“Was this movement a success?” said Osman, who may answer that question at Greenlight Bookstore on March 14. “And what’s the end of the story?”

    Sounds like a sequel in the making.

    http://www.brooklynpaper.com/stories...ll+articles%29

  4. #139
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    Excerpt> The New York Public Library

    Pride in detail at the People's Palace.


    The New York Public Library in 1914. Courtesy Library of Congress







    An excerpt from The New York Public Library: The Architecture of the Stephen A. Schwarzman Building (W.W. Norton & Company) by Henry Hope Reed and Francis Morrone. Photograph by Anne Day.

    What is the classical? One definition, based on that of the artist Pierce Rice, is the generalized and idealized interpretation of nature begun by the Greeks and the Romans and continued in the Renaissance. The Renaissance that began in Italy in the fifteenth century spread the classical throughout Europe and across the Atlantic. The classical took root in American soil in the colonial era and, following the vagaries of eclectic nineteenth-century taste, attained a climax in the early twentieth century, when America produced one of the great flowerings of classical architecture and decoration in the history of Western civilization.

    Central to the Western tradition is the importance given the human figure. In the art of no other civilization does it have the chief role that it does in the art of the West, Pierce Rice in his Man as Hero: The Human Figure in Western Art has pointed out that the archetype of the idealized and generalized part of the human body is the Greek female profile, an ever-recurring image, even in our own time. The treatment of the classical figure is seen in the outline of the profile applied to the whole body. In this way, says Rice, “we are offered…a kind of synthesized view of nature. The continuity of the arm is emphasized, not its interruption by elbow and wrist…. The limbs and heads themselves are subordinated to the unity of the body itself.” The result is “the ennoblement of the human figure.”

    More than any of the human figures, the baby, according to Rice, symbolizes the art of the West. It is wonderful to see this figure, even the baby with wings—the cherub—which is so much a part of the decoration of the Library. There are, in addition, any number of winged figures and a variety of masks. All this ornament, like the detail of the towers of classical skyscrapers, goes unnoticed.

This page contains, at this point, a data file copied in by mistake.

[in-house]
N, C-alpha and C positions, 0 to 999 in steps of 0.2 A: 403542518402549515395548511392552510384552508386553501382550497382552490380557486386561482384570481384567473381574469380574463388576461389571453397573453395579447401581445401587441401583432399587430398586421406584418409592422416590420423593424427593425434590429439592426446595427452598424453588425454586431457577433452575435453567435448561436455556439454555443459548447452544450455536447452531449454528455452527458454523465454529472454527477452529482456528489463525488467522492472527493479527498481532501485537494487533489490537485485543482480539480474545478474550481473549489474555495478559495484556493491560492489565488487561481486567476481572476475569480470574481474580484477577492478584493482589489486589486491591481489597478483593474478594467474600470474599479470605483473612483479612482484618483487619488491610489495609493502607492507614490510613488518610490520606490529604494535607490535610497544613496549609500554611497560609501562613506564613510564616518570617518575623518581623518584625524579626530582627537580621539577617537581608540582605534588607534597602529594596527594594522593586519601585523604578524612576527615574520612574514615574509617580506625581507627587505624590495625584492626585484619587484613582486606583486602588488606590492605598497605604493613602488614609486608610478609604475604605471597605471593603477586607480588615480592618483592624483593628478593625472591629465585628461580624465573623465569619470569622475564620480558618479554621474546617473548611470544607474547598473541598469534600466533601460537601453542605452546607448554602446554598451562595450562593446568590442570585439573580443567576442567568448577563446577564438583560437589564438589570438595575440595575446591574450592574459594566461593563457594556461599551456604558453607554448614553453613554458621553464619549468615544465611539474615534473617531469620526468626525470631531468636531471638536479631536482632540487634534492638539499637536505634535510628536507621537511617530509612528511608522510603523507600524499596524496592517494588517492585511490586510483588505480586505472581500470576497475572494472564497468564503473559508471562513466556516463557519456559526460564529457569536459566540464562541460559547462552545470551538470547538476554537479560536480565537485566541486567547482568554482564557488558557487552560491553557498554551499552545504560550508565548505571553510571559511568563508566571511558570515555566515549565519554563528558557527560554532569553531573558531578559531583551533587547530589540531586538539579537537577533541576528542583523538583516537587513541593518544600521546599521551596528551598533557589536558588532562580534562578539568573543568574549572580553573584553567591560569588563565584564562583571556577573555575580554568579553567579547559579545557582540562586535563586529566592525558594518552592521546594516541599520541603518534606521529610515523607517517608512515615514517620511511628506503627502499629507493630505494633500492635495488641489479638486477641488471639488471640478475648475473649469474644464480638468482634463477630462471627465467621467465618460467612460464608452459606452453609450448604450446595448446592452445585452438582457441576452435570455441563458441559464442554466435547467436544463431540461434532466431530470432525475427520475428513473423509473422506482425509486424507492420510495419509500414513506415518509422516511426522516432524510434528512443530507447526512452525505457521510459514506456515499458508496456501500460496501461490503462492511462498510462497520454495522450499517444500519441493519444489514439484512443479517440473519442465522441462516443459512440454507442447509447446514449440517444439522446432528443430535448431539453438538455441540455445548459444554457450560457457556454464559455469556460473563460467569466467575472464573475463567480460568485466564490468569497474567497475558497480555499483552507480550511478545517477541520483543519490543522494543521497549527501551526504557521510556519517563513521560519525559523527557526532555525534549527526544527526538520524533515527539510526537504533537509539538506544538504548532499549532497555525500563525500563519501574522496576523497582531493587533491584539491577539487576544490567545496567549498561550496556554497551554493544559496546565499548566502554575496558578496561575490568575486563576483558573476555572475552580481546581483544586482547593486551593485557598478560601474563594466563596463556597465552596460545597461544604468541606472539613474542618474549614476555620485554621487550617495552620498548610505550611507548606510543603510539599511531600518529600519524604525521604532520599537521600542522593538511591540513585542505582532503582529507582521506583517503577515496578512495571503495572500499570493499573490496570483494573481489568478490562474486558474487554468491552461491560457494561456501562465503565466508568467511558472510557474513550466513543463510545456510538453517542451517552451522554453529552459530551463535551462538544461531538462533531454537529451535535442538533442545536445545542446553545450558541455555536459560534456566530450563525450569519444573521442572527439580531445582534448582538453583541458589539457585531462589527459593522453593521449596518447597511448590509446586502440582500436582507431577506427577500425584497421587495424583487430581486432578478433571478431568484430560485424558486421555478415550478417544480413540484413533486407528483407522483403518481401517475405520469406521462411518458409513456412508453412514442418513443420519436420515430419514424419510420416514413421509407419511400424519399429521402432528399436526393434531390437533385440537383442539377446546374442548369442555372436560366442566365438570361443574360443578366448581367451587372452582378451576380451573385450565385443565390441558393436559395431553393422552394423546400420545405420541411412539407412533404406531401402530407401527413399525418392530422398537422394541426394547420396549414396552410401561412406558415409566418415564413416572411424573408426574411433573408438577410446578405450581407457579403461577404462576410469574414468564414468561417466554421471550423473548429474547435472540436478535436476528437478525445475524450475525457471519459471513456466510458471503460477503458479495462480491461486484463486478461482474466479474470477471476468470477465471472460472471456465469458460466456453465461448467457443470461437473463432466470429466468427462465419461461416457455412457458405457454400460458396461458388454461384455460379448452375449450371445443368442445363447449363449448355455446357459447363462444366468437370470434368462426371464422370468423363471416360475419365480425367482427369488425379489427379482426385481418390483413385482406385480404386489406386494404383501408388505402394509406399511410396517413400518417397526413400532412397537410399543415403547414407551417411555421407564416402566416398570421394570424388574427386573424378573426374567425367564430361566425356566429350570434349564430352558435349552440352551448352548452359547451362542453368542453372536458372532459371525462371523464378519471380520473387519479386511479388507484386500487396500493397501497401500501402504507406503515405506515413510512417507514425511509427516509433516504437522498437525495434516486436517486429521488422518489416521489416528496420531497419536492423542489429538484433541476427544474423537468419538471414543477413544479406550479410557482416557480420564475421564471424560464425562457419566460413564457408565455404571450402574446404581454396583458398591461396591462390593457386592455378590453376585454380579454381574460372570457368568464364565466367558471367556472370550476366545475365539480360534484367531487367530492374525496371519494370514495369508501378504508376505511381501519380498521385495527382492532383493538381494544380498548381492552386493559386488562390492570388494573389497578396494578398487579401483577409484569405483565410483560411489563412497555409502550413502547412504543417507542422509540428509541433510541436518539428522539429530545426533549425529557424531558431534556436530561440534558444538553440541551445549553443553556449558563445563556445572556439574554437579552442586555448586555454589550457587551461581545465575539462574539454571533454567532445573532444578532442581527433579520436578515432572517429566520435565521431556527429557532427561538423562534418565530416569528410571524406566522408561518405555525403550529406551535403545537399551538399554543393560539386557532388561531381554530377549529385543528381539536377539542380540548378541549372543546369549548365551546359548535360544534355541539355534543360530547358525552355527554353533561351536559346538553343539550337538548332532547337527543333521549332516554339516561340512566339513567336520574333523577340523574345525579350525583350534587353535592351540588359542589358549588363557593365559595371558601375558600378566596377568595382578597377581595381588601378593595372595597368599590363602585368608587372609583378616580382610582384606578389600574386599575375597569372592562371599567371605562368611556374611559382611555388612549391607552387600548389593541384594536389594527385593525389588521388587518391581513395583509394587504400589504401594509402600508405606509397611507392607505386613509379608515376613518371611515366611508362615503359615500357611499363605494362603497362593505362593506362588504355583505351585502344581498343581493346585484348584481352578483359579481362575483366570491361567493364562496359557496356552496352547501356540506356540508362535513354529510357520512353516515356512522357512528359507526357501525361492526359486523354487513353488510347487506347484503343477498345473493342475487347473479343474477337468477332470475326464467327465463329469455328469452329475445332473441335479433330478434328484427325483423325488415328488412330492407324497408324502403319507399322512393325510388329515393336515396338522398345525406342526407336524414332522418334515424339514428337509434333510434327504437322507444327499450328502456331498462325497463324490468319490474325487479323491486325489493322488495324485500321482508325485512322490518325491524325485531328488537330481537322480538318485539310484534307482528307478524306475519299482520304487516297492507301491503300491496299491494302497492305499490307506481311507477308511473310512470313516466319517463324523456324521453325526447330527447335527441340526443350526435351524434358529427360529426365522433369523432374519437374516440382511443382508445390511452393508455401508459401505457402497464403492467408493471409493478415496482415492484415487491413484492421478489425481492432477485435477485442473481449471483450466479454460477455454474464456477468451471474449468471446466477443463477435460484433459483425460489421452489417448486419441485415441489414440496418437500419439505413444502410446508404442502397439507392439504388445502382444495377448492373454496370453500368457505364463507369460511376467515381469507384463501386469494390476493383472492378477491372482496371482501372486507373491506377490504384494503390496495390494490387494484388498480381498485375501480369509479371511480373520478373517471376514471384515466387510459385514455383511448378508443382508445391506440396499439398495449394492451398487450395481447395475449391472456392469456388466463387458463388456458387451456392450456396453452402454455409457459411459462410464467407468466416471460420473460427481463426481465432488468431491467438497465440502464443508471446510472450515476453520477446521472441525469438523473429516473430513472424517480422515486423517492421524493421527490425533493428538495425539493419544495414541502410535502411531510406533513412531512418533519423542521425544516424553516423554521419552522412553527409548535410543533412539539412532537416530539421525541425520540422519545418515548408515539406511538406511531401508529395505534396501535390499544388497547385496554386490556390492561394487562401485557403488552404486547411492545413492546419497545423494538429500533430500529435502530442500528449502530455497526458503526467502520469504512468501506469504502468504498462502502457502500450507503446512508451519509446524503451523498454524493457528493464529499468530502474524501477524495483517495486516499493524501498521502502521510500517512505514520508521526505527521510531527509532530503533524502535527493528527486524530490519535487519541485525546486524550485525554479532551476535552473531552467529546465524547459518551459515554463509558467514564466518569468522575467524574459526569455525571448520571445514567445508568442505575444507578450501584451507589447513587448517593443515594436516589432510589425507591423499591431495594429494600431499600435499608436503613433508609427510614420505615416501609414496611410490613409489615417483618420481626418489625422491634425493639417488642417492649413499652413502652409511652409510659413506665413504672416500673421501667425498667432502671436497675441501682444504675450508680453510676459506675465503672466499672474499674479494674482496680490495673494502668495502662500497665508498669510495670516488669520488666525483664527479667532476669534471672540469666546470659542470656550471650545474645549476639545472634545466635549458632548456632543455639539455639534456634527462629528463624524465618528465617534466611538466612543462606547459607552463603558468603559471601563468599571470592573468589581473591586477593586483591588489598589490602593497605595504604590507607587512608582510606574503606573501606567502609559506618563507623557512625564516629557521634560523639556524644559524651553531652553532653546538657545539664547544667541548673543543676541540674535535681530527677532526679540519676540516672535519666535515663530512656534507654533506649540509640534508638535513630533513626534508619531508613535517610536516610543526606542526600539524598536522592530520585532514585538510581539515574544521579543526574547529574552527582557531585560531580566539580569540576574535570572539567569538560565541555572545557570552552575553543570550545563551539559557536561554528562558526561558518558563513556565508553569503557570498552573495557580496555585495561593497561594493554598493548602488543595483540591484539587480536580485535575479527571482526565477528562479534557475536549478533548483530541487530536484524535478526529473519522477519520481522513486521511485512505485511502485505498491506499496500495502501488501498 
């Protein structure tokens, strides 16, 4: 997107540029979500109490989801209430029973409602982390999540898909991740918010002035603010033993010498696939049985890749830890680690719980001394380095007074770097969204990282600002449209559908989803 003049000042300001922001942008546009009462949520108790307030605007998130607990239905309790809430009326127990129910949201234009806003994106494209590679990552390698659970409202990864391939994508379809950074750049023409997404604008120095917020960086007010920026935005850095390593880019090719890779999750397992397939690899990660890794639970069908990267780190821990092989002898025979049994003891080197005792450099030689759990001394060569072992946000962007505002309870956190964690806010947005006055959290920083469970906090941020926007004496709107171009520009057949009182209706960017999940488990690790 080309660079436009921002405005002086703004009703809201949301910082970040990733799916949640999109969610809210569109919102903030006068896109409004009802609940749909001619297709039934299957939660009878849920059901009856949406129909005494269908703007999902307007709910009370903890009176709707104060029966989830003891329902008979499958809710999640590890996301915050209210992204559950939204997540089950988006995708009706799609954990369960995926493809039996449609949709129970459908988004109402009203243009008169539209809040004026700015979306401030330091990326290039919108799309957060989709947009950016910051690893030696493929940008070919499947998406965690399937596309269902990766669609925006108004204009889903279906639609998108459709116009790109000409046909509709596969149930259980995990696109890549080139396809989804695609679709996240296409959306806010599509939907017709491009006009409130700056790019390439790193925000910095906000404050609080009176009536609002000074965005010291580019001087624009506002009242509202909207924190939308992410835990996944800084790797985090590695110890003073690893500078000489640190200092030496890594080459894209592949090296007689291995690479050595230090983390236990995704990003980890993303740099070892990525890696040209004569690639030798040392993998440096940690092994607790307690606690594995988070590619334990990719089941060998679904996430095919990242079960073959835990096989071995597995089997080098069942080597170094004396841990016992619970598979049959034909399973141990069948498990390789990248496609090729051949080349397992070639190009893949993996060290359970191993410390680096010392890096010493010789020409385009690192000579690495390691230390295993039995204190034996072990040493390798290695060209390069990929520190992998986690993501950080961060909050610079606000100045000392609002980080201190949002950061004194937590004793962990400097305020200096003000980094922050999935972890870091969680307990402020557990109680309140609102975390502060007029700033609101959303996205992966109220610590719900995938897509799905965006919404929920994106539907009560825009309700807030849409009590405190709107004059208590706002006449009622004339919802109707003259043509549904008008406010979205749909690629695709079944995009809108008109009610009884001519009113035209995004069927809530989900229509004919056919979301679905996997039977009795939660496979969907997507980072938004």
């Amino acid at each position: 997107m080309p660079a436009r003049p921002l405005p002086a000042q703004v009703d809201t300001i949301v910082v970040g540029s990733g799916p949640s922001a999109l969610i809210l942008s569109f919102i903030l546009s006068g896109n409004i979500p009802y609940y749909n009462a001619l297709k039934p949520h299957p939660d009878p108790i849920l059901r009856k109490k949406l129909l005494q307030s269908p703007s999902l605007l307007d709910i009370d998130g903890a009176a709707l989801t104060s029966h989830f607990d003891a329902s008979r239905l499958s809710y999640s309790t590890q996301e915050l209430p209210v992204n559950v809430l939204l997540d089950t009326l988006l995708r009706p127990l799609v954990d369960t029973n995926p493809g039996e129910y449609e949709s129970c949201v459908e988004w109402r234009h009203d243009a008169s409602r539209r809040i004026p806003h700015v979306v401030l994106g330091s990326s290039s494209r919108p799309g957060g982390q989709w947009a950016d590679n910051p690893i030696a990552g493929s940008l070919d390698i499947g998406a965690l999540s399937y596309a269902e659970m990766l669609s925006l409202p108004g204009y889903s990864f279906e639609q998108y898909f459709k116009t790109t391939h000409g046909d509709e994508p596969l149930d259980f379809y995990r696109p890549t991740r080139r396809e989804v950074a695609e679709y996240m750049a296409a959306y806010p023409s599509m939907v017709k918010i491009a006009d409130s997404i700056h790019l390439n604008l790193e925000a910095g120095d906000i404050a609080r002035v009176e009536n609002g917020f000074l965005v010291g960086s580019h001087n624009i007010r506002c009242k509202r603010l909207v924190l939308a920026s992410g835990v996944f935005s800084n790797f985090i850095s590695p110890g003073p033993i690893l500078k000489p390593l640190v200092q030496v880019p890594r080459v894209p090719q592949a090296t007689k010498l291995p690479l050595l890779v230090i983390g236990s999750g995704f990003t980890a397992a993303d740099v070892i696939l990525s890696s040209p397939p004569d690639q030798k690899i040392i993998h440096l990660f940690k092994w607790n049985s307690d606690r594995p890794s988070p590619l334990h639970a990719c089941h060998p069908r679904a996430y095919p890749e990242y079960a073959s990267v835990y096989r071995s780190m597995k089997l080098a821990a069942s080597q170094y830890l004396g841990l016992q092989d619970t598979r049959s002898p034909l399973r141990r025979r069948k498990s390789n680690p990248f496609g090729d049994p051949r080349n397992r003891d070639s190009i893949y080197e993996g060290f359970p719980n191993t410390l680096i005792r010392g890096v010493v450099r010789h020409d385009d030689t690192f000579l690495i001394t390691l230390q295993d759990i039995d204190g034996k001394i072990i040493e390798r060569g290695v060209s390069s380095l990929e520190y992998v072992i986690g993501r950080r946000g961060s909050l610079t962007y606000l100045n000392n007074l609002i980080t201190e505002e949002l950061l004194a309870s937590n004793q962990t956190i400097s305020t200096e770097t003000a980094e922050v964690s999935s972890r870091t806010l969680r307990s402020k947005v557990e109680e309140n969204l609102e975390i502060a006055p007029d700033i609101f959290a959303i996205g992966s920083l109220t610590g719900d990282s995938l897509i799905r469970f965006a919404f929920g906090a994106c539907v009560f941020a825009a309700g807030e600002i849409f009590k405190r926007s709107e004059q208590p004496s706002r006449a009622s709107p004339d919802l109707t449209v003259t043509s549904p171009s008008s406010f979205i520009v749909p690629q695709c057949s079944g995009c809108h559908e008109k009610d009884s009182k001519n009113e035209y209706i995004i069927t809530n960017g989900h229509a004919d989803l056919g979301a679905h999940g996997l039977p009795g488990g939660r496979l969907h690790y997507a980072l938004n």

The generalized and idealized treatment extends to an array of beasts, real and mythical. The classical artist draws on the animal kingdom as often as he draws on the human, if not more so. The visitor can go about the building, counting lion masks, lion paws, dolphins, and variations on the eagle and the griffon.

    If that is insufficient, flora abounds. Here the great generalized and idealized form is that of the common Mediterranean plants, Acanthus mollis and Acanthus spinosus, commonly known as Bear’s Britches. It has been a source of classical enrichment for centuries, one that achieves its most splendid shape in the Corinthian and Composite capitals. For this reason, it is almost as symbolic of the tradition as the cherub. For some architects, such as John Barrington Bayley, the acanthus is the morphological symbol of Western civilization, much as the chrysanthemum is that of the Japanese or the lotus that of the ancient Egyptians.

    The enrichment is hardly confined to the acanthus. Some of the more common decorative motifs are the egg-and-dart, the leaf-and-dart, pearls, and bead-and-reel. And there are the several plain treatments of surfaces in the form of moldings with such names as cyma recta, cyma reversa, ovolo, and cavetto….

    John Merven Carrère and Thomas Hastings gathered this heritage as they went about designing the Library. It was not enough that the building had to stand up, that it had to serve as a giant warehouse for printed matter, manuscripts, and incunabula, and that it had to meet the needs of a large reading public. The building had to be a monument, a triumphant adornment to the city, the people’s palace to assuage the visual hunger of local pride.

    http://www.archpaper.com/news/articles.asp?id=5525

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    See article for pics.